judgment bias

i watch this show “pawn stars” sometimes; i believe it’s on the history channel.  basically it’s a show about a family-run pawn shop and its peculiar happenings; peculiar because people will pawn just about anything, and the show tries to capture all the weird items (and sometimes people) that parade through the shop’s doors.  it’s kind of interesting to learn the values (at least in terms of pawn shops) of all the different items, and how the pros assess the values of all those different things, from coins to antique cannons.  (yes, someone sold an actual cannon to the shop!)

anyway, this gentleman came in to sell what he thought was an antique french musket from the late 1700s (i think).  that thing was like five feet tall.  the man said that his dad was a big gun collector, and he thought the musket would have some value.  the shop owner, not being an expert on antique arms, called in an expert for an appraisal.  after some careful eyeballing, the expert pronounced the musket a replica, most likely a prop used in movies and could not be fired.  basically, it wasn’t really worth anything, unless there was documentation that the replica was used in a famous movie.  the seller left, with the newfound knowledge that his musket was not real and could only be sold cheaply, if there was even a buyer.  (the antique arms expert said that a real 1700s antique musket could fetch $6,000-$8,000.)

before the negotiations began, the show did a solo interview of the gentleman with the musket.  he sounded like he believed his dad’s judgment in guns, and thought that an antique-looking firearm in his dad’s collection would be of value.  but he made an assumption: just because his father was a gun collector didn’t mean his father was a good gun collector, or that his father only collected valuable guns.  but it seemed to me that the gentleman had too much faith either in his assumption or in his father (maybe both), and didn’t bother to check facts or do research.

same thing in pool.  just because we hear a new technique about pool from a famous coach/player/pro, doesn’t mean we should shut our brains off and accept it blindly.  before we accept a new premise, we must ask, does this make sense?  how will it apply to me?  will this work for my game?  if someone tries to teach me the slip stroke, will it hurt my game or help my game?  will using that efren stroke add two racks to my nine-ball game, or take away two racks?

“trust, but verify.”  it doesn’t hurt to try to understand the basis of a thing, even if it comes from someone that has your admiration.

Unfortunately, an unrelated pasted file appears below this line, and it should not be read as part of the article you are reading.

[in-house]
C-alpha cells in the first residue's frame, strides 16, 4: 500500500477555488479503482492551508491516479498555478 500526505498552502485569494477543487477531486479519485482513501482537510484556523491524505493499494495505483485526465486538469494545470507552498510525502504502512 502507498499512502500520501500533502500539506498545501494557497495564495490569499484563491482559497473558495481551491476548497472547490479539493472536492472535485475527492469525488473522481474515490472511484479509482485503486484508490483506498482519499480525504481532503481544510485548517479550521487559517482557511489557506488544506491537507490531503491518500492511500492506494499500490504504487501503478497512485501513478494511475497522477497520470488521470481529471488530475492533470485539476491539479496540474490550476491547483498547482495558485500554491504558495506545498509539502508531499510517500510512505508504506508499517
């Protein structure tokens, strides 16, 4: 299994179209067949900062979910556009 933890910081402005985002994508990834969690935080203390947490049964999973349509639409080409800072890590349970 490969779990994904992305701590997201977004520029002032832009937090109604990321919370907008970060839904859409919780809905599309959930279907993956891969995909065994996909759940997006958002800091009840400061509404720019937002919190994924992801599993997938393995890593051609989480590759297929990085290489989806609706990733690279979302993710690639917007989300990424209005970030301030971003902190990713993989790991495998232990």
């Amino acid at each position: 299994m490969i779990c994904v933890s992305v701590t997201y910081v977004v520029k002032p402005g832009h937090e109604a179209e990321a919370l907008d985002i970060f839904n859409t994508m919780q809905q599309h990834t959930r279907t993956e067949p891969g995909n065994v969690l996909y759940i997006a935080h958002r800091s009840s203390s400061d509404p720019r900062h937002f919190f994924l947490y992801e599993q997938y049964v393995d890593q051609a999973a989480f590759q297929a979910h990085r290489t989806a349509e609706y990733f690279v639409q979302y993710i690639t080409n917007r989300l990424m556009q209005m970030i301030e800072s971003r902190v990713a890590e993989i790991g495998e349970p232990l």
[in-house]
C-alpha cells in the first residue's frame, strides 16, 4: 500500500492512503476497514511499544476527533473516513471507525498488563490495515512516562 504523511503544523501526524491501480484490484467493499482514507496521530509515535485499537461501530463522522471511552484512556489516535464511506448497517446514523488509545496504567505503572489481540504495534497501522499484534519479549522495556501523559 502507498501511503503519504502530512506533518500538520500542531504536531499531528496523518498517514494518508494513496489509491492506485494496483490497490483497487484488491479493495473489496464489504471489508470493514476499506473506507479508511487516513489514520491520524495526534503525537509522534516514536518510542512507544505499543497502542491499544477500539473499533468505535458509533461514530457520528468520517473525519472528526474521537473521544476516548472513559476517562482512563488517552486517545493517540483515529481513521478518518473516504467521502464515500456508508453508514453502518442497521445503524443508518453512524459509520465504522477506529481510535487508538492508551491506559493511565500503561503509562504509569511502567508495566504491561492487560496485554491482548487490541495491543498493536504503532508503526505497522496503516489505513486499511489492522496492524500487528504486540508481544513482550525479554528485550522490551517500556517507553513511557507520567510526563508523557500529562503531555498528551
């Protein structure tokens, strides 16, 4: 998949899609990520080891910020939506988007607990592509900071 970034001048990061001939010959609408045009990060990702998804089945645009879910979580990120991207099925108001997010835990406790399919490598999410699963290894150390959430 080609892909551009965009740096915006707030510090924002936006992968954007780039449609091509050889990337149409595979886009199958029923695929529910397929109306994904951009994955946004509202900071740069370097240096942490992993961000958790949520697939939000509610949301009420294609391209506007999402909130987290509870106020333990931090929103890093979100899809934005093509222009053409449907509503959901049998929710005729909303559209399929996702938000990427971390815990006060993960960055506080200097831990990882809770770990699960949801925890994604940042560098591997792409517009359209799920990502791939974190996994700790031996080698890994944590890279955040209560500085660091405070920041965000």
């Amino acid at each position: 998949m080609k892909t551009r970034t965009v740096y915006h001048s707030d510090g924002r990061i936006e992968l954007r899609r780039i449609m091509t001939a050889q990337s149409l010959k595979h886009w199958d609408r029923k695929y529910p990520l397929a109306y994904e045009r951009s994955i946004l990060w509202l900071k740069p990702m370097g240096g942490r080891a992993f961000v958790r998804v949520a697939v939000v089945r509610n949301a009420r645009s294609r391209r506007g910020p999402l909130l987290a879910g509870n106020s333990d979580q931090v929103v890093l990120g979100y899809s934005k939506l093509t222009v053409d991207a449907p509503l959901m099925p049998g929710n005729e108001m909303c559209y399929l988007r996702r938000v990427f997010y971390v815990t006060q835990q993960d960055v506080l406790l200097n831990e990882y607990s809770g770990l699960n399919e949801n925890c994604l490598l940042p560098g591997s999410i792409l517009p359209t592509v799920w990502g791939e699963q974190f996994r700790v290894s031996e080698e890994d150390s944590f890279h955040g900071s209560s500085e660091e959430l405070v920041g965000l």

4 comments on “judgment bias

  1. First off, I love that show — it’s like antique road show with drama!

    Your advice is really important for players to hear.
    While some tips have been wondrous for me, other times, I’ve followed a tip from someone, driven myself MAD, only to have Tony say, “Gail, that won’t work for you with your style!” Everyone is different. There’s a sifting process for all lessons.

    • thanks for commenting smassy!! and thanks for thinking my advice is important. 😳

      i think that all players walk that fine line between “valuable advice from good players/coaches” and “will that advice work for me”. it’s important to be a sponge, but even a sponge is born with filters. just gotta exercise some caution.

      also, i think a good teacher/coach can help a player fine-tune his/her inner filters, so that player will know what can potentially work. if a player finds a teacher that can do this, he/she should hang on to that teacher for dear life. that’s a rare ability, in my opinion.

  2. “trust, but verify.” Very good point. This is mostly true with player’s who are beginners. They tend to be vulnerable to what other players teach them, and try hard to imitate what they see and what they are being taught. Sadly, not everything taught is right or correct for that specific person. It may work for the “coach”, but it may not work for the recipient.

    If someone teaches me something, I’ll try it for a few hours, and if it doesn’t work, it goes straight to the recylce bin.

    • i myself suffered from the self-imposed “copy efren” syndrome, so i know first hand how incompatible techniques can do to ur game. it’s worse if it came from a teacher.

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